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Advanced Micro Devices’ Time to Shine Is Here

It's been a rocky road during the last few years for Advanced Micro Devices (NASDAQ: AMD  ) . As the PC market softened during 2012 and 2013, AMD and its longtime rival, Intel (NASDAQ: INTC  ) , saw their revenues contract on a year-over-year basis. Intel's revenues were buoyed by a strong datacenter group business, and AMD's revenues as of late have enjoyed a boost from its semi-custom business -- namely, participation in game consoles.

With AMD's earnings report fast approaching, and with market research firms like IDC and Gartner reporting that the PC market is springing back, the time for AMD to shine is now.

PCs could be better than expected, even if share loss is meaningful
Intel recently pre-announced a stronger-than-expected quarter as a result of PCs intended for corporate/business use, which might initially seem to benefit Intel more than it does AMD, given Intel's greater exposure to business PCs. However, recent reports show that the PC market, as a whole, seems to be getting a lot better -- perhaps indicating that the consumer market has been improving, in general.

Now, if this is the case, then it seems likely that AMD may surprise to the upside. Even in the case where AMD loses PC share, AMD's guidance/assumptions seem to be based on a view that the TAM will contract 7%-10% for the year. Since it's increasingly likely that this will not actually be the case, AMD could wind up surprising to the upside.

Semi-custom could get interesting
Though it would be unreasonable to expect a large near-term snapback in AMD's PC chip share -- Intel is likely to fight vigorously to defend it and move into the low end -- a stable PC business with incremental adjacent opportunities leading the charge could help drive AMD's long-term growth and profitability.

For example, AMD executed quite well with the game console APU projects, which lent the company significant credibility. While it's tough to envision that there are too many huge game console-like opportunities out there, there are probably a bunch of reasonably sized opportunities in the broader embedded market that, in aggregate, could drive nice growth.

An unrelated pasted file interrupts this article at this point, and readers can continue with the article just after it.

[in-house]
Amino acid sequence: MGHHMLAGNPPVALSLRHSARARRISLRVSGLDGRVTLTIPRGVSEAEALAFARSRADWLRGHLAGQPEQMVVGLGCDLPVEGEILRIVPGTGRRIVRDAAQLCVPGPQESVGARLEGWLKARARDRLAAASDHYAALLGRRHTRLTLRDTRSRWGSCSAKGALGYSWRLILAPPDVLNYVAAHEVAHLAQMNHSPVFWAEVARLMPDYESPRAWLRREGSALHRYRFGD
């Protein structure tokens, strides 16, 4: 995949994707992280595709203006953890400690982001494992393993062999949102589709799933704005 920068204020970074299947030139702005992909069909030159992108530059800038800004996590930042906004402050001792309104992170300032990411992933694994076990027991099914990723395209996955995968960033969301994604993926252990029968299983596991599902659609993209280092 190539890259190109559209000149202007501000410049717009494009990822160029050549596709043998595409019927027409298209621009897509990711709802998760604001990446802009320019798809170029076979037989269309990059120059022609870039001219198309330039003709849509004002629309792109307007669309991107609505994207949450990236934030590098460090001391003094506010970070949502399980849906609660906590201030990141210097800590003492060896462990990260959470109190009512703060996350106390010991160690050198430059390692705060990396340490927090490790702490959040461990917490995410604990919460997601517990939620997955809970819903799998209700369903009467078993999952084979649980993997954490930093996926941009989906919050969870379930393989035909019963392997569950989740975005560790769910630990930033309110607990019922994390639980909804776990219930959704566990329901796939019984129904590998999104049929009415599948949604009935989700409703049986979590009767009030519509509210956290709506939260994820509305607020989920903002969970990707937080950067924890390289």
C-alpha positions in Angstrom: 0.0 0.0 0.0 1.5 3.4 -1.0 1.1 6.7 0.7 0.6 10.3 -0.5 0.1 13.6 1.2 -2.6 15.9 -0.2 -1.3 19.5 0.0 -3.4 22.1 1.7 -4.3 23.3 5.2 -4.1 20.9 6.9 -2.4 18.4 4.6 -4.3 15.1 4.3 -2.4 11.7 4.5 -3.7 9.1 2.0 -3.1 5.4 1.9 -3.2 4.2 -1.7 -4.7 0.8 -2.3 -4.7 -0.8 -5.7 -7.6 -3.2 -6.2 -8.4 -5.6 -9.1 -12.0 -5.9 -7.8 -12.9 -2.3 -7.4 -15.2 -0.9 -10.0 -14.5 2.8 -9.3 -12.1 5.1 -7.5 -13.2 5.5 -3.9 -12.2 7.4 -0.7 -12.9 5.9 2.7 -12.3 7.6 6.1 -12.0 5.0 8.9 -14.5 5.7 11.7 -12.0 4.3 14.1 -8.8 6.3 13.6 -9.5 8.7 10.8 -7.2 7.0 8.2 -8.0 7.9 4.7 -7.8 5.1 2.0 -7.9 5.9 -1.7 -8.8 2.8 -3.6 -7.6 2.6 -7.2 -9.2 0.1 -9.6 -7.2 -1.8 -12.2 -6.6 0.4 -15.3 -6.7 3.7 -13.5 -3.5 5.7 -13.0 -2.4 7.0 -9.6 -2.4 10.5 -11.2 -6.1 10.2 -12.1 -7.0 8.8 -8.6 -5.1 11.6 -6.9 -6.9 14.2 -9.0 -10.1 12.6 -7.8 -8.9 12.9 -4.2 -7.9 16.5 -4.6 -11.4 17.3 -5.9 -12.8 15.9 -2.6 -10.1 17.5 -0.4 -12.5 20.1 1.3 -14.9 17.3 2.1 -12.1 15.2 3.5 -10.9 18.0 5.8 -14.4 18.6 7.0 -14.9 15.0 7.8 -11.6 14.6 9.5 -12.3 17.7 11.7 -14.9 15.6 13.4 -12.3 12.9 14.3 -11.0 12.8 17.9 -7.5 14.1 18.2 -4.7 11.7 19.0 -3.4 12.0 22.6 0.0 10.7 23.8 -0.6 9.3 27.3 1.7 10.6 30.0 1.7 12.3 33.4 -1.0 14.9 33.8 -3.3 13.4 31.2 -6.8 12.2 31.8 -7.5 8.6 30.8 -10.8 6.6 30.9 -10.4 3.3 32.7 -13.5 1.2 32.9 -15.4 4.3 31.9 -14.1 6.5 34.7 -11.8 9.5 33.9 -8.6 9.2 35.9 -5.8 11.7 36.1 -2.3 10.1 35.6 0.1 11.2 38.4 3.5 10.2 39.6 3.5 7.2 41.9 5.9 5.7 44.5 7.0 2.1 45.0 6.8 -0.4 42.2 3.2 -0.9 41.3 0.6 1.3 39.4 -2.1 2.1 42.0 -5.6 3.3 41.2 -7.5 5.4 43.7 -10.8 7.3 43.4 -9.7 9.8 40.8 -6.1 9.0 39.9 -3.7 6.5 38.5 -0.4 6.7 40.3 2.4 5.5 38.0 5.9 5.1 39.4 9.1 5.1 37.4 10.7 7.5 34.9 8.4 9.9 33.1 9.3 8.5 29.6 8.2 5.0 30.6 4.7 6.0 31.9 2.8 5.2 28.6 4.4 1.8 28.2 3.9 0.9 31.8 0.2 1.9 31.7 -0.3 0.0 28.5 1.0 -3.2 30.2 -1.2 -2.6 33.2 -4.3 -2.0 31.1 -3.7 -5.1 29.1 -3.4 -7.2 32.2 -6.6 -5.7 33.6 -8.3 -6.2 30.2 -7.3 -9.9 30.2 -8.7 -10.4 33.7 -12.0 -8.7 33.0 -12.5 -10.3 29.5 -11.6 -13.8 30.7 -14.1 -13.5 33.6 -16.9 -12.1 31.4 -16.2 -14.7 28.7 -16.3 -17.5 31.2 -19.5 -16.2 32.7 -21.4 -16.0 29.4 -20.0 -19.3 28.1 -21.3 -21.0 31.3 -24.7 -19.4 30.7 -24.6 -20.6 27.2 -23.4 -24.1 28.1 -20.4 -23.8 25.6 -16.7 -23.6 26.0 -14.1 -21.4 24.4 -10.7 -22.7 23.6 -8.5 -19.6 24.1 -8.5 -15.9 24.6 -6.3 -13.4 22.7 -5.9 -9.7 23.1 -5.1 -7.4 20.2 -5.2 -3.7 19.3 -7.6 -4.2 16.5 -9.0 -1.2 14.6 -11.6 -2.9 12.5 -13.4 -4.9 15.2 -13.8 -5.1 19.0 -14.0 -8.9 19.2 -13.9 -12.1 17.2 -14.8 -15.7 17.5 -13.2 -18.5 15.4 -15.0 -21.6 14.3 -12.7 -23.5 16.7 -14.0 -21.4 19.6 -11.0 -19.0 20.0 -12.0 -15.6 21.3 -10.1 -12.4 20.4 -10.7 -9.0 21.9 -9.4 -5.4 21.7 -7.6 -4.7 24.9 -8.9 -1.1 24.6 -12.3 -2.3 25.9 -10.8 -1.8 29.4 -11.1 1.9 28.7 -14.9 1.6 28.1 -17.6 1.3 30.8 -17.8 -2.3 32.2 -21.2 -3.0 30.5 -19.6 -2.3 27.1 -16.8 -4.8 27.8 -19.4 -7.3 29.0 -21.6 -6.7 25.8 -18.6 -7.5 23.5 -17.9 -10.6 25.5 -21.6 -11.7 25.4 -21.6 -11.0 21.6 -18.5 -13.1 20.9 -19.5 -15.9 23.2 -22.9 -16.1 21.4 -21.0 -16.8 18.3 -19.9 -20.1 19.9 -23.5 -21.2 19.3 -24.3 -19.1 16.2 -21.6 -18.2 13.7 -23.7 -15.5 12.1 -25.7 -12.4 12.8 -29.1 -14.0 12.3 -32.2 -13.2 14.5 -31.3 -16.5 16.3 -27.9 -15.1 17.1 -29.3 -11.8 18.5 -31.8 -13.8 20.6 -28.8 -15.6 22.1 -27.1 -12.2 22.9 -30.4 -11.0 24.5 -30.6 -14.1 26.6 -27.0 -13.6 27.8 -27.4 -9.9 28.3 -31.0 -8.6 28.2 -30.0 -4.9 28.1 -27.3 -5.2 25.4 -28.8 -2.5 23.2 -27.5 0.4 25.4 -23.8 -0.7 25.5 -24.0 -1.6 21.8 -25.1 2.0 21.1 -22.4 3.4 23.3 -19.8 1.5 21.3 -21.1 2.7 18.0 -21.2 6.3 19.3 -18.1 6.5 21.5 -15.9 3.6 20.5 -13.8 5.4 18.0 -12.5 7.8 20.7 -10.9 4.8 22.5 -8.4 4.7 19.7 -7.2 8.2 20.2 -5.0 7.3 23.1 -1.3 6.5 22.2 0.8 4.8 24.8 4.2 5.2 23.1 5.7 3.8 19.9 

Servers? Let's wait and see.
AMD appears to be one of the more credible ARM (NASDAQ: ARMH  ) -based server players on the market, given that it does have more experience in the general purpose server market than any of its ARM-based competition. The open question here is whether moving to the ARM architecture is going to fundamentally change AMD's competitive positioning in the server market.

AMD found it difficult to compete with Intel in just about every sub-segment of the x86 server market, and it's not as though the ARM server TAM is fundamentally different from the x86 TAM. AMD still needs to compete with Intel head-on, but it now also needs to overcome the difficulties associated with being an alternative instruction set architecture in this market.

At this point, I have very little optimism for AMD's ability to meaningfully reverse its share position in servers, though if it is able to do so, that could drive meaningful upside to the stock.

Foolish bottom line
When AMD reports its earnings on July 17, it will be interesting to see if it was able to catch the PC-recovery wave as Intel did when it pre-announced earnings. More importantly, though, investors should compare the guidance that AMD issues on its Q3 call to the guidance that Intel will issue on its own call two days beforehand. If both trend in roughly the same direction, then AMD's stock could have quite a bit of room to run.

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  • Report this Comment On July 11, 2014, at 9:22 PM, masterwallstreet wrote:

    In my opinion only, I find this article very interesting. I actually like the title of the article Advanced Micro Devices' Time to Shine is Here. I believe it will shine. You have a lot of analysts and critics are changing their tune. It will be very interesting Thursday to see how bright AMD will shine. For the last several days, you see several articles about AMD, all positive. I am hoping for a few surprising announcements during the conference call. I believe that AMD will have a bright future. They have future cutting-edge technology that is available today. AMD has tons of patents to protect their technology. It gives them the edge over the competition. Why are there no analysts and writers or critics talking about their patents and how valuable they are? These patents are assets to the company that protects their technology. These patents could be worth billions of dollars but nobody wants to talk about them.